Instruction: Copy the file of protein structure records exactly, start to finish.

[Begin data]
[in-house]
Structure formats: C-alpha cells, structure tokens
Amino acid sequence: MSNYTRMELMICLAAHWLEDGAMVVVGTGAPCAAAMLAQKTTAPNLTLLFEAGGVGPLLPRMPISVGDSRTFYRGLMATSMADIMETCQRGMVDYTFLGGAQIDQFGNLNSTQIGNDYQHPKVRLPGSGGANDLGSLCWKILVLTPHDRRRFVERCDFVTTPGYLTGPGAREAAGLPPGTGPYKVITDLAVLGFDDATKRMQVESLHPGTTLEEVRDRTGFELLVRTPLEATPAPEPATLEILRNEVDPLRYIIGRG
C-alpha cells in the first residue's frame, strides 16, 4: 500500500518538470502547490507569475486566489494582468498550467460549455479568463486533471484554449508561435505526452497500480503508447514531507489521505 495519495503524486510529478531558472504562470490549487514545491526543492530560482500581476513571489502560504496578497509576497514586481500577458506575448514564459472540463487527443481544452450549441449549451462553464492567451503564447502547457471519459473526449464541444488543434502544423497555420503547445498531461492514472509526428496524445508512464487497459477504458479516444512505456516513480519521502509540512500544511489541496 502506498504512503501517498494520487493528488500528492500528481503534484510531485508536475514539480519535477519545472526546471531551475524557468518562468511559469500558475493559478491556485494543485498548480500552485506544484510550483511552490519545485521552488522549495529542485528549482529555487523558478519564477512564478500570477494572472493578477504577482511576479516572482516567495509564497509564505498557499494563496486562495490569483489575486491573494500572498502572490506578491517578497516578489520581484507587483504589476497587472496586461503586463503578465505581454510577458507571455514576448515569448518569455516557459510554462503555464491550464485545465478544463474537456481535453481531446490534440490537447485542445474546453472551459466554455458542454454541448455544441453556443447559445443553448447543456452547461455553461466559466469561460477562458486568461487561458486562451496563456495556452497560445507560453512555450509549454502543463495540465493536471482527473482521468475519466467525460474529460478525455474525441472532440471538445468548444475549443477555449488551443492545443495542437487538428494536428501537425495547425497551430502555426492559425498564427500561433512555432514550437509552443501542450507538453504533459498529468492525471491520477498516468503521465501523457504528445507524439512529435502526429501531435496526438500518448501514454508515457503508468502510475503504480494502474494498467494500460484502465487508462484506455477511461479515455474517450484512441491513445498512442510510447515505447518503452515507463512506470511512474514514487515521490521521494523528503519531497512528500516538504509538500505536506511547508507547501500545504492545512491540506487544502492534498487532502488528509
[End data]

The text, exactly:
[in-house]
Structure formats: C-alpha cells, structure tokens
Amino acid sequence: MSNYTRMELMICLAAHWLEDGAMVVVGTGAPCAAAMLAQKTTAPNLTLLFEAGGVGPLLPRMPISVGDSRTFYRGLMATSMADIMETCQRGMVDYTFLGGAQIDQFGNLNSTQIGNDYQHPKVRLPGSGGANDLGSLCWKILVLTPHDRRRFVERCDFVTTPGYLTGPGAREAAGLPPGTGPYKVITDLAVLGFDDATKRMQVESLHPGTTLEEVRDRTGFELLVRTPLEATPAPEPATLEILRNEVDPLRYIIGRG
C-alpha cells in the first residue's frame, strides 16, 4: 500500500518538470502547490507569475486566489494582468498550467460549455479568463486533471484554449508561435505526452497500480503508447514531507489521505 495519495503524486510529478531558472504562470490549487514545491526543492530560482500581476513571489502560504496578497509576497514586481500577458506575448514564459472540463487527443481544452450549441449549451462553464492567451503564447502547457471519459473526449464541444488543434502544423497555420503547445498531461492514472509526428496524445508512464487497459477504458479516444512505456516513480519521502509540512500544511489541496 502506498504512503501517498494520487493528488500528492500528481503534484510531485508536475514539480519535477519545472526546471531551475524557468518562468511559469500558475493559478491556485494543485498548480500552485506544484510550483511552490519545485521552488522549495529542485528549482529555487523558478519564477512564478500570477494572472493578477504577482511576479516572482516567495509564497509564505498557499494563496486562495490569483489575486491573494500572498502572490506578491517578497516578489520581484507587483504589476497587472496586461503586463503578465505581454510577458507571455514576448515569448518569455516557459510554462503555464491550464485545465478544463474537456481535453481531446490534440490537447485542445474546453472551459466554455458542454454541448455544441453556443447559445443553448447543456452547461455553461466559466469561460477562458486568461487561458486562451496563456495556452497560445507560453512555450509549454502543463495540465493536471482527473482521468475519466467525460474529460478525455474525441472532440471538445468548444475549443477555449488551443492545443495542437487538428494536428501537425495547425497551430502555426492559425498564427500561433512555432514550437509552443501542450507538453504533459498529468492525471491520477498516468503521465501523457504528445507524439512529435502526429501531435496526438500518448501514454508515457503508468502510475503504480494502474494498467494500460484502465487508462484506455477511461479515455474517450484512441491513445498512442510510447515505447518503452515507463512506470511512474514514487515521490521521494523528503519531497512528500516538504509538500505536506511547508507547501500545504492545512491540506487544502492534498487532502488528509